You need a base pointer because when you derive in a virtual fashion, the derived class will appear only once in the memory layout (it may appear additional times if it's also derived normally, as in your example), so all its children must point to the exact same location.

EDIT: clarification - it all really depends on the compiler, the memory layout I showed can be different in different compilers.

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This is pure speculation. Each compiler can and does do it slightly differently. –  Loki Astari Jan 10 '10 at 22:31
thanks, I don't understand your comments for Code sample #4. Could you explain a little bit why it is like this? vptr | base pointer | B::b | vptr | A::a | C::c | vptr | A::a \-----------------------------------------^ –  skydoor Jan 10 '10 at 22:33
@Martin: you're right, of course, but I think this structure is common across the popular compilers. I've edited to answer to clarify, though. –  Oak Jan 11 '10 at 1:02
@skydoor: I tried to show an arrow from the "base pointer" to the 3rd vptr, I guess I failed to show what I meant. The point is that classes that inherit in a virtual way must have some sort of pointer (but not necessarily an actual pointer - see my note on offsets) to point to the virtual base class. Otherwise, imagine what would happen when casting B to A in the case the object's actual type is C, as opposed to the case the actual type is B. Compile-wise the cast is the same but the "distance" of A is different in both cases. –  Oak Jan 11 '10 at 1:11

All of this is completely implementation defined you realize. You can't count on any of it. There is no 'rule'.

In the inheritance example, here is how the virtual table for classes A and B might look:

``````      class A
+-----------------+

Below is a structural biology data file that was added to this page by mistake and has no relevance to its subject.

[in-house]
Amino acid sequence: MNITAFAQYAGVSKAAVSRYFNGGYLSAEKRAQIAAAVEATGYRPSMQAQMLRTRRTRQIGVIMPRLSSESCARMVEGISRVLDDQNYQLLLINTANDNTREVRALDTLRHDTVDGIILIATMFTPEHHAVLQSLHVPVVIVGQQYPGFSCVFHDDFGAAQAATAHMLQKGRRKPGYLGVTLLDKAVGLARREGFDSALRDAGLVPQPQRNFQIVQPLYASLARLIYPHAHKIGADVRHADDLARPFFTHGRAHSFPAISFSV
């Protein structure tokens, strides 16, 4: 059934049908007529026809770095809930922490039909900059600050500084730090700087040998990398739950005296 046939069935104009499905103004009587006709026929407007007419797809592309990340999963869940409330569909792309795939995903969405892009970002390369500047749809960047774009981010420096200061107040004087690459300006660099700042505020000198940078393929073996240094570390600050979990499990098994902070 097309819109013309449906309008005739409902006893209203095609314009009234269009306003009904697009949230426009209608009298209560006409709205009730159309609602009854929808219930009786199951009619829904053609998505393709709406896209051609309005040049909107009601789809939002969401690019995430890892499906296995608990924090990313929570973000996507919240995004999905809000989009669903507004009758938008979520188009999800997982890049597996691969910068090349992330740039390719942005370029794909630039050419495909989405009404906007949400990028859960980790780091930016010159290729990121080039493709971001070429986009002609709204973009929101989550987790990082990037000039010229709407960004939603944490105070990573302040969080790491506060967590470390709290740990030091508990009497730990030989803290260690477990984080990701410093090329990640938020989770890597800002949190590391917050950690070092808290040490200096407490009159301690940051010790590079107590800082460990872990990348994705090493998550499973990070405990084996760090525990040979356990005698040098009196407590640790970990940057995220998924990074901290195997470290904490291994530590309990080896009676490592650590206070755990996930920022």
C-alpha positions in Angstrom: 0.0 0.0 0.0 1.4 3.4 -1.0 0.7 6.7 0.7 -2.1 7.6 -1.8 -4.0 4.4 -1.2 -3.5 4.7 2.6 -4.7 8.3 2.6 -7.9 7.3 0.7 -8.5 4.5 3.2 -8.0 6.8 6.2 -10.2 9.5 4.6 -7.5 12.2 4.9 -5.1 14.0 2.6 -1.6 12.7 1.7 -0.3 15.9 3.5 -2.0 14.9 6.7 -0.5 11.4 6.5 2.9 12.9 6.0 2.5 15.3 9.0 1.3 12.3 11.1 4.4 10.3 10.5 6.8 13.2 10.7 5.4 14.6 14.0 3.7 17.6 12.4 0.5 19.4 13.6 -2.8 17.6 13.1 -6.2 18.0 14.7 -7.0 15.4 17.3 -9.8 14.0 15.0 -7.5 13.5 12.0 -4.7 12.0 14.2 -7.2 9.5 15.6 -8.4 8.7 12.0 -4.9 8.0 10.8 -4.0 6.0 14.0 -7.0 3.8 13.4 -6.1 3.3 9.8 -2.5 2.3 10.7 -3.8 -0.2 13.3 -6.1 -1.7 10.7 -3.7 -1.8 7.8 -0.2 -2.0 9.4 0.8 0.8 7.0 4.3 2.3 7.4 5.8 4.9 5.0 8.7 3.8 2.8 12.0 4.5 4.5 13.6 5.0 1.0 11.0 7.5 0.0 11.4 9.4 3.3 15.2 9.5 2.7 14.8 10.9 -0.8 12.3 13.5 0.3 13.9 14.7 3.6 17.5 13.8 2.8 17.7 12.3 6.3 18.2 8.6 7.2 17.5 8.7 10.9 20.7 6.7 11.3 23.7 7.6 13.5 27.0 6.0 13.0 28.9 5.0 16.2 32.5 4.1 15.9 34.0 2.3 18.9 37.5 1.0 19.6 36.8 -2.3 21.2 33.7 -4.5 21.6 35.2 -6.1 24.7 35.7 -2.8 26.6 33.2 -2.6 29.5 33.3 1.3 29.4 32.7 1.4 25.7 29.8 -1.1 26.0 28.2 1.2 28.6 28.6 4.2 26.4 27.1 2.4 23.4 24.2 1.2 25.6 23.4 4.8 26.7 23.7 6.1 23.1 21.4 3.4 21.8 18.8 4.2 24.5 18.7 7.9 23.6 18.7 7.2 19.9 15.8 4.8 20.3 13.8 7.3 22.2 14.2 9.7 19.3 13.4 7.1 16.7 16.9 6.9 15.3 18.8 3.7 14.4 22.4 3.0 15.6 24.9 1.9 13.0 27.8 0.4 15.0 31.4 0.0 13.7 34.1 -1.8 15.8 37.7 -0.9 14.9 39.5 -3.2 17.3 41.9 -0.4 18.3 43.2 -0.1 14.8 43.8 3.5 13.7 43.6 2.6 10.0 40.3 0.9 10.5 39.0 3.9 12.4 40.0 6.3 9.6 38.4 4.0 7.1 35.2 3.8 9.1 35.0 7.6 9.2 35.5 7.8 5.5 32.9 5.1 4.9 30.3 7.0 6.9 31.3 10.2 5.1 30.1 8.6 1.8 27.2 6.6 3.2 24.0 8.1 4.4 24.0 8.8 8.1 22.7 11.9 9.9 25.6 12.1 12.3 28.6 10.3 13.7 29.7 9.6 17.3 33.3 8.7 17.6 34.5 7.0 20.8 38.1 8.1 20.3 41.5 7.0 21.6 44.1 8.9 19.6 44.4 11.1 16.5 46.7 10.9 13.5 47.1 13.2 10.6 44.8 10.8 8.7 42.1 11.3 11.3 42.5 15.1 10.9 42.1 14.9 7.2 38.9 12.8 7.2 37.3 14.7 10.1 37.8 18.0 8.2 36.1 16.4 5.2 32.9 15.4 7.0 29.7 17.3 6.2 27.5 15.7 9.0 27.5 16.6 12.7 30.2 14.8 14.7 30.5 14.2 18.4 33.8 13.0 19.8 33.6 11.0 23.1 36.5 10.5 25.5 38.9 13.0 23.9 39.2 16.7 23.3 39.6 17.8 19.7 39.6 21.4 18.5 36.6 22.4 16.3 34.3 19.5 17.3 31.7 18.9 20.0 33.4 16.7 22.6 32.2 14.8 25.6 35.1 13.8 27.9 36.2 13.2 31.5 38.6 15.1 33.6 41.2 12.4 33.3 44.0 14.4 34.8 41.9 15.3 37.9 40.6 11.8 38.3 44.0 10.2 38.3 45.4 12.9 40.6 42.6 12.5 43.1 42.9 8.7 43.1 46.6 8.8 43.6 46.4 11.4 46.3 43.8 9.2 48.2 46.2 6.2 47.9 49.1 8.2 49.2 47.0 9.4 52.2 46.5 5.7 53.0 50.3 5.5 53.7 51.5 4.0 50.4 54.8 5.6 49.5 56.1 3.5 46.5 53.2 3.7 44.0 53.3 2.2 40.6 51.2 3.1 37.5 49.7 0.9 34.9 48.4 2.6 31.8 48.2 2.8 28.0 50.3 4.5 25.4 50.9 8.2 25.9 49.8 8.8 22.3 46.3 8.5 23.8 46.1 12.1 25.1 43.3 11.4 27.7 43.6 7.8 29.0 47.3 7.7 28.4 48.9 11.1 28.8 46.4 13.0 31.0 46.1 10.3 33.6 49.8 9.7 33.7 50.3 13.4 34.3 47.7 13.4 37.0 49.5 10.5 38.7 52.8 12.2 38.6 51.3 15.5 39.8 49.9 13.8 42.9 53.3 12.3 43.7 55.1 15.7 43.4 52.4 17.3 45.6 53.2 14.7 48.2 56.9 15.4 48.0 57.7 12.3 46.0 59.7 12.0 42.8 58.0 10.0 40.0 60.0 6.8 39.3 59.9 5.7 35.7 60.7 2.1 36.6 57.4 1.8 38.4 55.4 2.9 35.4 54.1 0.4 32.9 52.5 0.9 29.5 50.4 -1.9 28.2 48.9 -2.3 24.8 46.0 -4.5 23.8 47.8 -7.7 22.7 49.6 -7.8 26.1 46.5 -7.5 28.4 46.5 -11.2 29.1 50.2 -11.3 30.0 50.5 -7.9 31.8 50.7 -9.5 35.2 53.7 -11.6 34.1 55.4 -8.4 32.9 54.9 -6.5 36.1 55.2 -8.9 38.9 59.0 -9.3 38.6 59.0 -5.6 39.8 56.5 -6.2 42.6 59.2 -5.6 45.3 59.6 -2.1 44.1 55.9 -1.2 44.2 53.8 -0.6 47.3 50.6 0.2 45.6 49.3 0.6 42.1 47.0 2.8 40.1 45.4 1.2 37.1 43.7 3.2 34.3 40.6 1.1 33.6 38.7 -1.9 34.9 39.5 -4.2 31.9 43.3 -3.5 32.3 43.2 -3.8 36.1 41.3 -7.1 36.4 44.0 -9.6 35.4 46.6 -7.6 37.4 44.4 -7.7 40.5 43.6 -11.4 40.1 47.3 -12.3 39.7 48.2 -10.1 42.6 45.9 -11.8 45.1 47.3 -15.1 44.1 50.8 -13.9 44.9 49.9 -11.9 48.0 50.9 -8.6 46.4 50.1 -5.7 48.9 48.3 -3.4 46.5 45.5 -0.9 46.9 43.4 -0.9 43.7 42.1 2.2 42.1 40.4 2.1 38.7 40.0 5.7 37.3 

| pointer to A::v |
+-----------------+

class B
+-----------------+
| pointer to A::v |
+-----------------+
| pointer to B::w |
+-----------------+
``````

As you can see, if you have a pointer to class B's virtual table, it is also perfectly valid as class A's virtual table.

In your class C example, if you think about it, there is no way to make a virtual table that is both valid as a table for class C, class A, and class B. So the compiler makes two. One virtual table is valid for class A and C (mostly likely) and the other is valid for class A and B.

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Quote> My question is, what's the rule about the number of vptrs in inheritance?

There are no rulez, every compiler vendor is allowed to implement the semantics of inheritance the way he sees fit.

class B: public A {}, size = 12. That's pretty normal, one vtable for B that has both virtual methods, vtable pointer + 2*int = 12

class C : public A, public B {}, size = 20. C can arbitrarily extend the vtable of either A or B. 2*vtable pointer + 3*int = 20

Virtual inheritance: that's where you really hit the edges of undocumented behavior. For example, in MSVC the #pragma vtordisp and /vd compile options become relevant. There's some background info in this article. I studied this a few times and decided the compile option acronym was representative for what could happen to my code if I ever used it.

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This obviously depends on the compiler implementation. Anyway I think that I can sum up the following rules from the implementation given by a classic paper linked below and which gives the number of bytes you get in your examples (except for class D which would be 36 bytes and not 32!!!):

The size of an object of class T is:

• The size of its fields PLUS the sum of the size of every object from which T inherits PLUS 4 bytes for every object from which T virtually inherits PLUS 4 bytes ONLY IF T needs ANOTHER v-table
• Pay attention: if a class K is virtually inherited multiple times (at any level) you have to add the size of K only once

So we have to answer another question: When does a class need ANOTHER v-table?

• A class that does not inherit from other classes needs a v-table only if it has one or more virtual methods
• OTHERWISE, a class needs another v-table ONLY IF NONE of the classes from which it non virtually inherits does have a v-table

The End of the rules (which I think can be applied to match what Terry Mahaffey has explained in his answer) :)

Anyway my suggestion is to read the following paper by Bjarne Stroustrup (the creator of C++) which explains exactly these things: how many virtual tables are needed with virtual or non virtual inheritance... and why!

It's really a good reading: http://www.hpc.unimelb.edu.au/nec/g1af05e/chap5.html

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I am not sure but I think that it is because of pointer to Virtual method table